• The Government has stepped in using a power under the Competition Act to make a temporary exclusion from competition law certain forms of cooperation between competitors in certain specified sectors (groceries – including supermarkets, groceries suppliers and logistics services providers), healthcare, dairy and Isle of Wight ferries) on public interest grounds. Businesses operating in those sectors should ensure they are aware of the scope of the relevant exclusion. In other sectors, competition law continues to apply.
  • Where the CMA is investigating, it continues to operate to its usual statutory deadlines, IHLs should be alert to tight deadlines on requests for information, etc.
  • The risk of dawn raids is, we think, minimised in the foreseeable future due to the pandemic. However, there may well be future investigations into how businesses have conducted themselves in the current circumstances.

Mergers

  • Is now a good time to acquire close competitors? Yes and no. Whilst some might wonder whether the CMA may be less likely to call in mergers for review at the present time, where the CMA does review a merger it will do so in the same way as it would have done.
  • The CMA has recently published refreshed guidance on mergers in the context of COVID-19. This makes clear that COVID-19 does not change how the CMA assesses mergers. However, if a target is at risk of leaving the market, there may be increased scope to argue that a given deal is not anti-competitive.
  • A clear guiding rule in the context of corporate deals - be very careful about documents you produce in context of those deals, since these are likely to be scrutinised by the CMA. Also, remember that a business you are merging with remains a competitor until the deal is complete, so be careful about interim discussions and disclosures.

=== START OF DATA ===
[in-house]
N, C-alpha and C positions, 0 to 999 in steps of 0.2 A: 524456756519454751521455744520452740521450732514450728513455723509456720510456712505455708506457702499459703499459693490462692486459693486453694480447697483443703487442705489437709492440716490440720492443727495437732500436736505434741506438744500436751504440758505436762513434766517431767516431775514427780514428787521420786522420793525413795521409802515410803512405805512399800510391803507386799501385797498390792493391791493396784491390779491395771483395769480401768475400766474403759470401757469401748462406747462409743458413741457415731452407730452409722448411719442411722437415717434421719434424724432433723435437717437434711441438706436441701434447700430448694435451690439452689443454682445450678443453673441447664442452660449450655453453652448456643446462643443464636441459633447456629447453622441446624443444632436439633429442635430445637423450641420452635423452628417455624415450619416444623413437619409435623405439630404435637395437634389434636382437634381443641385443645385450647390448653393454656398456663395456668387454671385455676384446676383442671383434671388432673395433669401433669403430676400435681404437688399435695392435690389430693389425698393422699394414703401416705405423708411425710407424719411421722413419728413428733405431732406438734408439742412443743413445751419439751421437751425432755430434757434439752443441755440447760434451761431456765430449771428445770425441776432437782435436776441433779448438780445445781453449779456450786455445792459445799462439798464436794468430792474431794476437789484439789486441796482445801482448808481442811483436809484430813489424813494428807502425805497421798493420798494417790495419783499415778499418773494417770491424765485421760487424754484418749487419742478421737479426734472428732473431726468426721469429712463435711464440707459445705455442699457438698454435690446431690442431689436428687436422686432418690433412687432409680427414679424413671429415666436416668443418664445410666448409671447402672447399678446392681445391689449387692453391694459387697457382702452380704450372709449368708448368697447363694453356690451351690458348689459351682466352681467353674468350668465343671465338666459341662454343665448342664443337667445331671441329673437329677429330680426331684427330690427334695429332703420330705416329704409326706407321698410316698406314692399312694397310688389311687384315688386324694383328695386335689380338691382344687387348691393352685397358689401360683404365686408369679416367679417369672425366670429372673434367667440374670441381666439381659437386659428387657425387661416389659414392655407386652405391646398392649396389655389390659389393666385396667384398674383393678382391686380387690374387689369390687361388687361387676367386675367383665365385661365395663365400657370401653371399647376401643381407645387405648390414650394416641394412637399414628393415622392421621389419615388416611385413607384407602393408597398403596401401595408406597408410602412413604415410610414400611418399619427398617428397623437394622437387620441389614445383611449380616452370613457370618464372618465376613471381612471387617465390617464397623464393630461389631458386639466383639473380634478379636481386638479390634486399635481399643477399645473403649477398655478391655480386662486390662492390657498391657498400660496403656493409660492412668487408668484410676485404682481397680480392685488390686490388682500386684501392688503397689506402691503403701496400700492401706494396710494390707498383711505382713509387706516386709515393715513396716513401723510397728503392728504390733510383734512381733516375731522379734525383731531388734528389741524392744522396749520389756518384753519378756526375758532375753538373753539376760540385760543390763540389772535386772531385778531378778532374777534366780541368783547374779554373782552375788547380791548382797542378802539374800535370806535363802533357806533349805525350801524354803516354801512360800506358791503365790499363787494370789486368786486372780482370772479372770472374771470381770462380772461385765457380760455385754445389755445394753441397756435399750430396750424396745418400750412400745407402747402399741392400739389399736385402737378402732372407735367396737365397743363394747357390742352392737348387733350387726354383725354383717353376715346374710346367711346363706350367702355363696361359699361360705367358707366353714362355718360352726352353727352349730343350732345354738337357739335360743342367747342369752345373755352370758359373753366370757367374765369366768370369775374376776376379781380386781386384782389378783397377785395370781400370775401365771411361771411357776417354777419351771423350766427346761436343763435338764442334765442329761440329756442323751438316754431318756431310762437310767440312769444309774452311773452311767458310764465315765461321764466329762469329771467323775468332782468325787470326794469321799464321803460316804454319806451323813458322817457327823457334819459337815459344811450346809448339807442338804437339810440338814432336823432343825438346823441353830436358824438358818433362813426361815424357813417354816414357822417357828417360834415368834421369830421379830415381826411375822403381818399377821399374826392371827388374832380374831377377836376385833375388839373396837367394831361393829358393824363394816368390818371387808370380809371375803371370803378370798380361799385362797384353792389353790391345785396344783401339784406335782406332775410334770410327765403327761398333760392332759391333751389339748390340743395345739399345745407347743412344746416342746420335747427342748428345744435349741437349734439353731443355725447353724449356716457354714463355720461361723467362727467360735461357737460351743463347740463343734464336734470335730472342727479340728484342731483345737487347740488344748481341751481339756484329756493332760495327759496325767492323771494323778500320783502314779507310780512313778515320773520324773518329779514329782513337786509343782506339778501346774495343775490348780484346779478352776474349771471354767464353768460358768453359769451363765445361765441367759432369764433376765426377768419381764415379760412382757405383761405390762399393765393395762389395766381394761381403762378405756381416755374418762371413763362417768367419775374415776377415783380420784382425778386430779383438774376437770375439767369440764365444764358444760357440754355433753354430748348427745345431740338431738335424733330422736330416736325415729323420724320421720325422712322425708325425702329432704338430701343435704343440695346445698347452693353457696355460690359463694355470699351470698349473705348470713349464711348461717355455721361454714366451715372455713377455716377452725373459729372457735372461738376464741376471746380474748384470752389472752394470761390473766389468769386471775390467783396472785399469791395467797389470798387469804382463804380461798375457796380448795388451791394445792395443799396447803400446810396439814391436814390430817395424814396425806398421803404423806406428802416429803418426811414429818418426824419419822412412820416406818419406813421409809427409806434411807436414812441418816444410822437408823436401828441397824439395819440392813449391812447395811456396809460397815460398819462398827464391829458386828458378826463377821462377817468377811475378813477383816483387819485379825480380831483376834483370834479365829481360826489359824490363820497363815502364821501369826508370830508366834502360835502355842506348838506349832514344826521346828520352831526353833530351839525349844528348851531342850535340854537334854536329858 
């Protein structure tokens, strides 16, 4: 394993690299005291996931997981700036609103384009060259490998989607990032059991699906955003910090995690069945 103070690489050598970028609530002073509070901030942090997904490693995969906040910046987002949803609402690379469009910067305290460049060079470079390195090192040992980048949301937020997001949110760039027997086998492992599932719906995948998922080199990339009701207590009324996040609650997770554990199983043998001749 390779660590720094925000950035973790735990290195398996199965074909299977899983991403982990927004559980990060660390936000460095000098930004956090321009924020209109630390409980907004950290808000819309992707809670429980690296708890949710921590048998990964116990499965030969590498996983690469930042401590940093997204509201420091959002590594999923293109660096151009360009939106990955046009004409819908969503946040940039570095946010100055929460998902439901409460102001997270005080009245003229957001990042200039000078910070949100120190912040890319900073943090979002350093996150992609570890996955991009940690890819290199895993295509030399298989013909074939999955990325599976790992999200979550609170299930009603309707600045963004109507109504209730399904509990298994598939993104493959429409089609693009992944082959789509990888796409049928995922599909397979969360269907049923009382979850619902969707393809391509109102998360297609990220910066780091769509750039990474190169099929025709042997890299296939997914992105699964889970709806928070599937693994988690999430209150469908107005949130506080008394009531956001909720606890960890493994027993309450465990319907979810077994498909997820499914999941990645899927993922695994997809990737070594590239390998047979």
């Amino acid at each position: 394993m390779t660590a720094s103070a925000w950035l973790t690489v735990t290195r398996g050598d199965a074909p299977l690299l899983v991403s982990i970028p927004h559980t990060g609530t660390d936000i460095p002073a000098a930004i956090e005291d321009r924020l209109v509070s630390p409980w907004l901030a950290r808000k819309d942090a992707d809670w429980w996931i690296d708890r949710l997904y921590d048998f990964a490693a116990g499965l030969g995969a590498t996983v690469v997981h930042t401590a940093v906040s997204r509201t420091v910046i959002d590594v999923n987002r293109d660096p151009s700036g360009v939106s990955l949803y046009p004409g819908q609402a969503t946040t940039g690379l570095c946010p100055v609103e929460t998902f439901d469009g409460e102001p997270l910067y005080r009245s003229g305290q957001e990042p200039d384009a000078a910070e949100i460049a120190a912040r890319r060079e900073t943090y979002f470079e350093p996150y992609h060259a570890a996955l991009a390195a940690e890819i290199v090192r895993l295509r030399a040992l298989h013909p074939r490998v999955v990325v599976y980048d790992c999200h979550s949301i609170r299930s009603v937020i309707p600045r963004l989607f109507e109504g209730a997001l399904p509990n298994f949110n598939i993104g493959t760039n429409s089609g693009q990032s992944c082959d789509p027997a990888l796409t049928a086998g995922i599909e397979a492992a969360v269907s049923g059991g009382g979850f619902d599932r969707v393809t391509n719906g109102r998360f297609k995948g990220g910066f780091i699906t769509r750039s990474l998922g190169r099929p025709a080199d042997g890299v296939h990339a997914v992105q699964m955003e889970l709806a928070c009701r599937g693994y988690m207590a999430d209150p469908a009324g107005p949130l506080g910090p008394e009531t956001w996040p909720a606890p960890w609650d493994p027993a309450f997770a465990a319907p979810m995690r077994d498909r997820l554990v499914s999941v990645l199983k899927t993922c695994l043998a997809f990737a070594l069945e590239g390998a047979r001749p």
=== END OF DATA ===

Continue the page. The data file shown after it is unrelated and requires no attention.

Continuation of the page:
Concluding view

  • Main watch outs for businesses on competition law issues:
    • The pandemic may create limited opportunities safely to collaborate with competitors, where this is genuinely intended to address COVID-19 related supply challenges – but always take advice.
    • Competition law continues to apply and the pandemic does not create any excuses. In our experience, businesses are sensitive to competition law risks now more than ever.
    • We are all distant but remarkably connected – maintain your awareness of competition law and do your best to ensure that others within your business continue to understand and respect the rules. We are seeing clients taking the opportunity to refresh their competition law competition programmes as people have slightly more time on average – e-learning and training sessions through video conferencing are proving more popular than ever.
    • Recognise that over coming weeks and months there are likely to be opportunities for crises to arise - stay alert to the risks, do your best to keep your colleagues safe and be prepared to step in and manage risks when they arise.

Useful links

Disclaimer

This information is for educational purposes only and does not constitute legal advice. It is recommended that specific professional advice is sought before acting on any of the information given.